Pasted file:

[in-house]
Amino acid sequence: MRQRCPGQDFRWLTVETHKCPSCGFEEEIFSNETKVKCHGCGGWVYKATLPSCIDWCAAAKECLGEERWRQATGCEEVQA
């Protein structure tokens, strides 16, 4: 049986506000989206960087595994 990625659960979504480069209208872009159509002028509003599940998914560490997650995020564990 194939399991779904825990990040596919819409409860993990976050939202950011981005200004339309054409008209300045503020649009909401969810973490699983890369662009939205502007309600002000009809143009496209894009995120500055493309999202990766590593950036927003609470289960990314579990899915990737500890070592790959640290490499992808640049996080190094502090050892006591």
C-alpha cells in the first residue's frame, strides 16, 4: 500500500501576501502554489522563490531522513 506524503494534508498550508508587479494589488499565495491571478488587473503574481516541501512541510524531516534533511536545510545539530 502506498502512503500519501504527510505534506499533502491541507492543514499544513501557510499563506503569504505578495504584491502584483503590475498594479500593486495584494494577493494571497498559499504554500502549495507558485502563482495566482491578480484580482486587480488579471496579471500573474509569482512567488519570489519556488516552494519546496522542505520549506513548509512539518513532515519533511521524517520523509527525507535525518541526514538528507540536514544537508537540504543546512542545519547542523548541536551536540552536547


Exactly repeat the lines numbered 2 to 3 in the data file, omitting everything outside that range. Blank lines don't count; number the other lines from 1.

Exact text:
Amino acid sequence: MRQRCPGQDFRWLTVETHKCPSCGFEEEIFSNETKVKCHGCGGWVYKATLPSCIDWCAAAKECLGEERWRQATGCEEVQA
């Protein structure tokens, strides 16, 4: 049986506000989206960087595994 990625659960979504480069209208872009159509002028509003599940998914560490997650995020564990 194939399991779904825990990040596919819409409860993990976050939202950011981005200004339309054409008209300045503020649009909401969810973490699983890369662009939205502007309600002000009809143009496209894009995120500055493309999202990766590593950036927003609470289960990314579990899915990737500890070592790959640290490499992808640049996080190094502090050892006591």